In the latest instance of the inmates running the asylum, or the crooked cops running the precinct, or whatever trips your trigger, the White House has determined that it will not prosecute Lois Lerner for contempt of Congress for waiving her Fifth Amendment rights to avoid answering questions during the IRS conservative nonprofit targeting hearings, even though it’s clear that she did… [-Ed]
(The Washington Times) The Obama administration informed House Speaker John A. Boehner this week it will not prosecute former IRS executive Lois G. Lerner for contempt of Congress, concluding that she did not waive her Fifth Amendment rights to avoid answering questions when she was called to testify nearly two years ago.
Ms. Lerner, the figure at the center of the IRS’s tea party targeting scandal, is still facing investigation over the intrusive scrutiny of conservative groups, but the decision by U.S. Attorney Ronald Machen does away with at least some of her legal jeopardy.
Still, the move by Mr. Machen — who issued it on Tuesday, his last day in office before returning to private practice — raises major questions over the president’s ability to ignore a congressional directive, and is likely to heighten tensions between President Obama and the GOP-led House.
For her part Ms. Lerner, through her lawyer, sounded a triumphant note.
“We are gratified but not surprised by today’s news,” said William W. Taylor III, who has handled Ms. Lerner’s case. “Anyone who takes a serious and impartial look at this issue would conclude that Ms. Lerner did not waive her Fifth Amendment rights. It is unfortunate that the majority party in the House put politics before a citizen’s constitutional rights.”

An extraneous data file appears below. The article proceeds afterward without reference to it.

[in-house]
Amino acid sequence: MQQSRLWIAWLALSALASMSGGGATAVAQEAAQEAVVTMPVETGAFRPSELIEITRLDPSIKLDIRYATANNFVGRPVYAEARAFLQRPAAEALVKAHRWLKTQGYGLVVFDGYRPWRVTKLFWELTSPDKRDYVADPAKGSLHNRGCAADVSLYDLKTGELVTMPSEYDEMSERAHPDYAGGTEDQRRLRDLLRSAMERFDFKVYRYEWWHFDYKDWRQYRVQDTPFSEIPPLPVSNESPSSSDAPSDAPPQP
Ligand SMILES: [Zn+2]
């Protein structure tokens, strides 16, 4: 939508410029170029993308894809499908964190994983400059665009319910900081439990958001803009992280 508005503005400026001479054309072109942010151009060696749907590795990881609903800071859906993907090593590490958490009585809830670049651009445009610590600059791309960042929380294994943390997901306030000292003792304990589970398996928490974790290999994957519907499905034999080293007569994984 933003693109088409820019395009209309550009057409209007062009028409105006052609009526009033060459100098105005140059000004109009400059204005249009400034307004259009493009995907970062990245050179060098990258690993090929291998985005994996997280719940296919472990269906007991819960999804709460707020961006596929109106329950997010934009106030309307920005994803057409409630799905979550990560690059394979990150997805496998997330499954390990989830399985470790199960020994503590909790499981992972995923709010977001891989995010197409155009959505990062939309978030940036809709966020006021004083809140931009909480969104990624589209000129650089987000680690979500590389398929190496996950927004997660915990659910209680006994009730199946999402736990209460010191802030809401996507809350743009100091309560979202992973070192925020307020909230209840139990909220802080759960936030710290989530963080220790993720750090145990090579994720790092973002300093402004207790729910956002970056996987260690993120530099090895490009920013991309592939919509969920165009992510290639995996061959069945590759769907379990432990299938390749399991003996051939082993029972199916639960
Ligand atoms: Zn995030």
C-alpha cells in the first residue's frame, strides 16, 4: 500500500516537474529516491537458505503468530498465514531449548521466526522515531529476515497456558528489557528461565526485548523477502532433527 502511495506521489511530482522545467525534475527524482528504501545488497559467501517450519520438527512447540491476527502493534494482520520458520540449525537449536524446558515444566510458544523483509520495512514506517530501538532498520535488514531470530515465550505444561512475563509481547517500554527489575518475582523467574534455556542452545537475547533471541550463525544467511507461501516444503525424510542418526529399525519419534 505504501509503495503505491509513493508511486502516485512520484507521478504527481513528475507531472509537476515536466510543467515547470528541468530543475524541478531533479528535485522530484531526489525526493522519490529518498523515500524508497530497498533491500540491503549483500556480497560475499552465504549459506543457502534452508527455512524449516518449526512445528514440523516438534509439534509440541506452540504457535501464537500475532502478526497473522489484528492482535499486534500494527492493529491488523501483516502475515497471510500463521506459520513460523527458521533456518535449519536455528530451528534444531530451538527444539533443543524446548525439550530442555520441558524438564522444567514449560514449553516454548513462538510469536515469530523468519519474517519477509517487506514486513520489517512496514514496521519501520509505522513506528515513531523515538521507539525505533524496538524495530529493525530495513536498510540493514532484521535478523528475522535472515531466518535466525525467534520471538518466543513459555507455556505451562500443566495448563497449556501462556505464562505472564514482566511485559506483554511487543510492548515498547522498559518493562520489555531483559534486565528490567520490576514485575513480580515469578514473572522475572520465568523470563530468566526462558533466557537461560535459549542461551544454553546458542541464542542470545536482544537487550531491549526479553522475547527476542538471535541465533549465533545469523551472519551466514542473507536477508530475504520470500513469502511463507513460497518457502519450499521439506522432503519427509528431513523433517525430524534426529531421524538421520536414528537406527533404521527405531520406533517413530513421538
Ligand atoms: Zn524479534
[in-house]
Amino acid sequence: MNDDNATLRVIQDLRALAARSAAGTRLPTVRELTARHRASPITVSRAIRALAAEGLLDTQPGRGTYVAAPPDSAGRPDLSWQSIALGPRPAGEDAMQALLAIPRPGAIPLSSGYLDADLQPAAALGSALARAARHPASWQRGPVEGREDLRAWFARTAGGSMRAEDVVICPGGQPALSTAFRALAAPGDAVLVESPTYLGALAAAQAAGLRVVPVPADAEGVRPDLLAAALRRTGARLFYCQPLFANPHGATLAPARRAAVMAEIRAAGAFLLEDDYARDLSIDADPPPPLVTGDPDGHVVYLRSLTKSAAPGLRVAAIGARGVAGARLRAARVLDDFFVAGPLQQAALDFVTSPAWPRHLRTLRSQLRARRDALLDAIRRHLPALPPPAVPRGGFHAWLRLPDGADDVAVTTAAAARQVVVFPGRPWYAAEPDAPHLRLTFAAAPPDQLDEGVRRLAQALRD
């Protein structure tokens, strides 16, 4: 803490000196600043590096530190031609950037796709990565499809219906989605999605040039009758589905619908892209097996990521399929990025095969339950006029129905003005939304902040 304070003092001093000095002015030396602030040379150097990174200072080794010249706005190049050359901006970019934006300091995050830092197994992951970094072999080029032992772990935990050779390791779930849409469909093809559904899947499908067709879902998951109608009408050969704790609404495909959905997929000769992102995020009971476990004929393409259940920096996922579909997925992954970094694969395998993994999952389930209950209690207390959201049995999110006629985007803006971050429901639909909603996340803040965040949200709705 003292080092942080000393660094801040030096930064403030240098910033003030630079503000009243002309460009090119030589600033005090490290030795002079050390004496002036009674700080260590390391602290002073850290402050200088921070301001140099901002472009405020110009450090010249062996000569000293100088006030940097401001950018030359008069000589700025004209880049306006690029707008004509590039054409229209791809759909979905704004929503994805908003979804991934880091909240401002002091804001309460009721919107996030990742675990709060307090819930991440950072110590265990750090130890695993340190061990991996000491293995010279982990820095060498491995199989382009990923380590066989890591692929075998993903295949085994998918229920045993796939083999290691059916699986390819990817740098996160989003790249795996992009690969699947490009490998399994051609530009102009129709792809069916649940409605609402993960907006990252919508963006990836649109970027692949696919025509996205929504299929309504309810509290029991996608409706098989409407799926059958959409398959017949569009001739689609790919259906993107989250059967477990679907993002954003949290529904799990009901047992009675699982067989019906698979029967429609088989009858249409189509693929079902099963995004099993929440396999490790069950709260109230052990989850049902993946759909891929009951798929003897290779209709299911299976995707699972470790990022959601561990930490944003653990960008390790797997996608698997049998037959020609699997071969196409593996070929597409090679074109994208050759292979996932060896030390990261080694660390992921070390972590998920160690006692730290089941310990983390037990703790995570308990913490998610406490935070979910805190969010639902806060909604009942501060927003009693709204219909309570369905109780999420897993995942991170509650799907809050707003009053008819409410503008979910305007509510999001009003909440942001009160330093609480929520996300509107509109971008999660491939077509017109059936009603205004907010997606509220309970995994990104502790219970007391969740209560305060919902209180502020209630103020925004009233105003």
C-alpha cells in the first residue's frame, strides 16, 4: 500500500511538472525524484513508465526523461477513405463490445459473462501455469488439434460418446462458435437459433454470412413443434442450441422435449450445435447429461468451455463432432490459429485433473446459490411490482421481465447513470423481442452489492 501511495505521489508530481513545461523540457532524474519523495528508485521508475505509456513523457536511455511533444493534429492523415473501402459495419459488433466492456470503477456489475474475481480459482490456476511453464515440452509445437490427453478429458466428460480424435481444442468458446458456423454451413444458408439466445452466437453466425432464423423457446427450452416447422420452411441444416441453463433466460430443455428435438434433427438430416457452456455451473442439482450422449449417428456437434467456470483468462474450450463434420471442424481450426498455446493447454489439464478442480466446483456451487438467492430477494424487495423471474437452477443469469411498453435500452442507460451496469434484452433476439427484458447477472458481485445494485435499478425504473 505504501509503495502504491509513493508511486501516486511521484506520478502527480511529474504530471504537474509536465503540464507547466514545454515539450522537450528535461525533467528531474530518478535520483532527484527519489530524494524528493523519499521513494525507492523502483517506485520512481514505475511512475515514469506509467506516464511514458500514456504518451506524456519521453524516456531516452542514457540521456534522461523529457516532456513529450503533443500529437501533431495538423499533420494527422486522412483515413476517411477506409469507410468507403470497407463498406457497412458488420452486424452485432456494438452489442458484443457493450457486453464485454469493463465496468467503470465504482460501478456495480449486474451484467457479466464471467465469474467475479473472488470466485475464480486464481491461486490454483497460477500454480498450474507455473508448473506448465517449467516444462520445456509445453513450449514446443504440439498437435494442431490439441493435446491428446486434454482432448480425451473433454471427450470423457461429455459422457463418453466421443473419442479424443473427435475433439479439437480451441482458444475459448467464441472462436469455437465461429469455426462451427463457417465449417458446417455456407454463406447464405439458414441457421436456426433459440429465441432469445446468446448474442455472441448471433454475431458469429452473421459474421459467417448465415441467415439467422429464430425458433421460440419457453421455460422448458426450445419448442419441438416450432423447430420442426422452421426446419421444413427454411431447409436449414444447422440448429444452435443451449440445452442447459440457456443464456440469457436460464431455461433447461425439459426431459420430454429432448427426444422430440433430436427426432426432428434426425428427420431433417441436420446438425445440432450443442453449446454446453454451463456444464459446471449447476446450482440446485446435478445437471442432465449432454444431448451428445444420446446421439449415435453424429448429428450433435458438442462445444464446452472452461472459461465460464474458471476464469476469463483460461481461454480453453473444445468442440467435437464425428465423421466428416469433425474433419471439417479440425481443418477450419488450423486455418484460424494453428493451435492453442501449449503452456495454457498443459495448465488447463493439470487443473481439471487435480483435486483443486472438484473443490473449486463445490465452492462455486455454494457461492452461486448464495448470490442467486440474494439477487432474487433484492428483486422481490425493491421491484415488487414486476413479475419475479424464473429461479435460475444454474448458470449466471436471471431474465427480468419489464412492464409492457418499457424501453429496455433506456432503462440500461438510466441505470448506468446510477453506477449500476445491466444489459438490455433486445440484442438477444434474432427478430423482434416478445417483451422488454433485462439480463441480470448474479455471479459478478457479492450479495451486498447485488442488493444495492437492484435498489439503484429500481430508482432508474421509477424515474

The House Oversight Committee had tried to question Ms. Lerner about the tea party targeting soon after it was revealed in May 2013. Ms. Lerner, a long-time federal bureaucrat, attended the hearing, delivered an opening statement professing her innocence, and then declined to answer any of the panel members’ questions, citing her Fifth Amendment right against self-incrimination.
Republicans on the committee said her opening statement amounted to a waiver of those rights, saying she shouldn’t be allowed to have her say and then refuse to be cross-examined by committee members.
But Mr. Machen decided she hadn’t waived her right, and he declined to prosecute her.
“The Constitution would provide Ms. Lerner with an absolute defense if she were prosecuted for contempt,” Mr. Machen said in a statement released Wednesday, which said he had tapped a team of career prosecutor to review her case and decide whether to pursue it. They concluded that since she would be upheld in her constitutional defense, it made no sense to pursue the matter.
In a letter to Mr. Boehner explaining his decision Mr. Machen said his decision isn’t a rejection of the House’s constitutional powers to call witnesses and to hold them in contempt when they violate the rules. Rather Mr. Machen said the facts of Ms. Lerner’s case undercut the House decision.
“Because, however, the authority of any branch of the United States government to compel witness testimony is limited by the protections of the Constitution, and Ms. Lerner did not waive those protections in this matter, the United States Attorney’s Office will not bring this contempt citation before a grand jury,” Mr. Machen said.
The case raises major questions about the powers of Congress and whether the president and the rest of the executive branch have discretion to follow orders of the House or Senate.
Michael Steel, a spokesman for Mr. Boehner, said Mr. Obama still has an obligation to get to the bottom of the targeting scandal, and said the decision not to prosecute undercut that.
“Once again, the Obama administration has tried to sweep IRS targeting of taxpayers for their political beliefs under the rug,” Mr. Steel said. “The White House still has the opportunity to do the right thing and appoint a special counsel to examine the IRS’ actions.”
Some Republicans had questioned whether Mr. Machen was required to bring contempt proceedings once the House passed its resolution last year.